Twelve episodic tales in the life of a Parisian woman and her slow descent into prostitution.
"The film’s formal radicalism, which is distinctive even among these most radical early works of this most radical filmmaker, is evident from the credit sequence onwards. The cinematographer is Raoul Coutard, who shot all of Godard’s great films, and whose camerawork in this film Godard himself said was “his best” (Godard on Godard, 187). The camera is an unignorable – one might almost say “vivid” – presence throughout this film, which is to say that it often obscures as much as it facilitates our vision. The radicalism of the film holds up, even 60 years later; but “radical,” certainly in this case, does not mean difficult to watch, or hard to follow. Vivre sa vie is the most beautiful, the saddest, and at the same time one of the most charming films Godard ever made. Anna Karina’s performance, in particular, is outstanding. And it includes, near the end, one of the most unexpected and strangely uncommented-on plot developments in Godard’s cinema, a truly remarkable encounter with the one man in the film who treats Nana with kindness and understanding: an appearance (his sole on film, I believe) by the philosopher of language Brice Parain, unnamed in the film, but clearly playing himself."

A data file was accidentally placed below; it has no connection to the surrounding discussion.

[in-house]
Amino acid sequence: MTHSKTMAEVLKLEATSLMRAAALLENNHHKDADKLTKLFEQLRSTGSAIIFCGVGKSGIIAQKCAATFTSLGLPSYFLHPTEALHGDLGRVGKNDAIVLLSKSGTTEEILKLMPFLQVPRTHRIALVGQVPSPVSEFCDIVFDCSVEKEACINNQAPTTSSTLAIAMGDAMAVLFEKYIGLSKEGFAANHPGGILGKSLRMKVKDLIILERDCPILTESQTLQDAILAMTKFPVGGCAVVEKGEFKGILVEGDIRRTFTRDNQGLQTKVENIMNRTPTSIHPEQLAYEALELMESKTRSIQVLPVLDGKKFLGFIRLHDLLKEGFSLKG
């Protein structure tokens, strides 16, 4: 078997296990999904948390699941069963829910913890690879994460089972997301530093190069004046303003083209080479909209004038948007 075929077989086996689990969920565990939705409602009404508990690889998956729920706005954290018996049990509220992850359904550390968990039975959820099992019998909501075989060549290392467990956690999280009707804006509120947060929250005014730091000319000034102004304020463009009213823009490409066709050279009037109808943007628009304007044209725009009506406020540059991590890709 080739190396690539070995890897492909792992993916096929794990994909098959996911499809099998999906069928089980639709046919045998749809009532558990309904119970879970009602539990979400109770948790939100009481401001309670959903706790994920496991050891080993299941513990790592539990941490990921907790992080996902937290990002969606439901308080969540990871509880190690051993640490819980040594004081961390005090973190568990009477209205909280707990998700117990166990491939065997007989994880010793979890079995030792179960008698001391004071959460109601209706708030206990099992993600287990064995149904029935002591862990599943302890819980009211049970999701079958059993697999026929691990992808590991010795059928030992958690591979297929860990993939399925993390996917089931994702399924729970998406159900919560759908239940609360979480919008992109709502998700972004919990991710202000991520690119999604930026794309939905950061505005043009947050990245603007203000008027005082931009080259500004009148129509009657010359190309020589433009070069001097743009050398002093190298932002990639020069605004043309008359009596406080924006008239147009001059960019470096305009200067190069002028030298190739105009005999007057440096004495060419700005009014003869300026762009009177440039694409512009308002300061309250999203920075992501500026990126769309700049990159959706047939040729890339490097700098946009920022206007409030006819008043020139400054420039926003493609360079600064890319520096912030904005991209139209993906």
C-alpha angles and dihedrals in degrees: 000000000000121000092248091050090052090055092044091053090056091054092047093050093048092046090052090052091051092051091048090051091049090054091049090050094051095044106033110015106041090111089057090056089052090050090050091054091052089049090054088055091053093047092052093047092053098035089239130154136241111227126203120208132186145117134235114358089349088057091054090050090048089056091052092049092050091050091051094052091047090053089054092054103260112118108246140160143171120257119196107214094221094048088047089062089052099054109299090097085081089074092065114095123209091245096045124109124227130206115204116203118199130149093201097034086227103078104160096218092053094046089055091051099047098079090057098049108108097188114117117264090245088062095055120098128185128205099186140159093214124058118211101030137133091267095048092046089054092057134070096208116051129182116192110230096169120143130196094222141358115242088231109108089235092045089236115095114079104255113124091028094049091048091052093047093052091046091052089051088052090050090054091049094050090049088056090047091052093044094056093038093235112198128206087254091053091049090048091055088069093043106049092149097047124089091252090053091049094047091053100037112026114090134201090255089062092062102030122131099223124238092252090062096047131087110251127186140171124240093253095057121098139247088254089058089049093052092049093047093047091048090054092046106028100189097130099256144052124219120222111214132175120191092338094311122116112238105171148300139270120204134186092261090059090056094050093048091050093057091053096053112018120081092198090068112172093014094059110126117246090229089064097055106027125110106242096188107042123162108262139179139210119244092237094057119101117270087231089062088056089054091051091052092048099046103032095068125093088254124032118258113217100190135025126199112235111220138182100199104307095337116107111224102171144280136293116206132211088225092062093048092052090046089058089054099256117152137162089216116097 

(from the introduction by Timothy Bewes, English, Brown University)